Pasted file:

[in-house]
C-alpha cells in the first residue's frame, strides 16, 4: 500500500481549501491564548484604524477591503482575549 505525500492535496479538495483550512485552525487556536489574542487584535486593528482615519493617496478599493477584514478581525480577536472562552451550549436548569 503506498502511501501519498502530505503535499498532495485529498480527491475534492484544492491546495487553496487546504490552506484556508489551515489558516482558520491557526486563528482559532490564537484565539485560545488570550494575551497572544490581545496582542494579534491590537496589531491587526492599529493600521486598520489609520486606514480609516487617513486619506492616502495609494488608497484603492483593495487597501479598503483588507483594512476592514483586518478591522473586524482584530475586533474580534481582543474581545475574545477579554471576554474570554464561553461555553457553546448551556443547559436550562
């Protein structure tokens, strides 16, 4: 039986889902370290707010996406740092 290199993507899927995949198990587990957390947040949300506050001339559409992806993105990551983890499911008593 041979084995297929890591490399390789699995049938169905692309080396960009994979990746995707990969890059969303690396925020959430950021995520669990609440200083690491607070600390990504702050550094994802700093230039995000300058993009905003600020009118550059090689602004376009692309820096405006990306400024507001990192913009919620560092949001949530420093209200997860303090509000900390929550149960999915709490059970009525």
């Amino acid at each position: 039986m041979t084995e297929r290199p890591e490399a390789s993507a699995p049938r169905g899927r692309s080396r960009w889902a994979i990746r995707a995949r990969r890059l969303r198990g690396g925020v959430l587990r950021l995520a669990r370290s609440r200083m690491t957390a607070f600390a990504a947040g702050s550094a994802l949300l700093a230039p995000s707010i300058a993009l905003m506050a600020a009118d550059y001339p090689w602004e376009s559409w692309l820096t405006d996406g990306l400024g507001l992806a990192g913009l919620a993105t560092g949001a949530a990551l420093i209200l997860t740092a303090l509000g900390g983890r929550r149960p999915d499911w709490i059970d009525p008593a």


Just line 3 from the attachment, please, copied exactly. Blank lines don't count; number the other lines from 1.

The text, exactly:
């Protein structure tokens, strides 16, 4: 039986889902370290707010996406740092 290199993507899927995949198990587990957390947040949300506050001339559409992806993105990551983890499911008593 041979084995297929890591490399390789699995049938169905692309080396960009994979990746995707990969890059969303690396925020959430950021995520669990609440200083690491607070600390990504702050550094994802700093230039995000300058993009905003600020009118550059090689602004376009692309820096405006990306400024507001990192913009919620560092949001949530420093209200997860303090509000900390929550149960999915709490059970009525």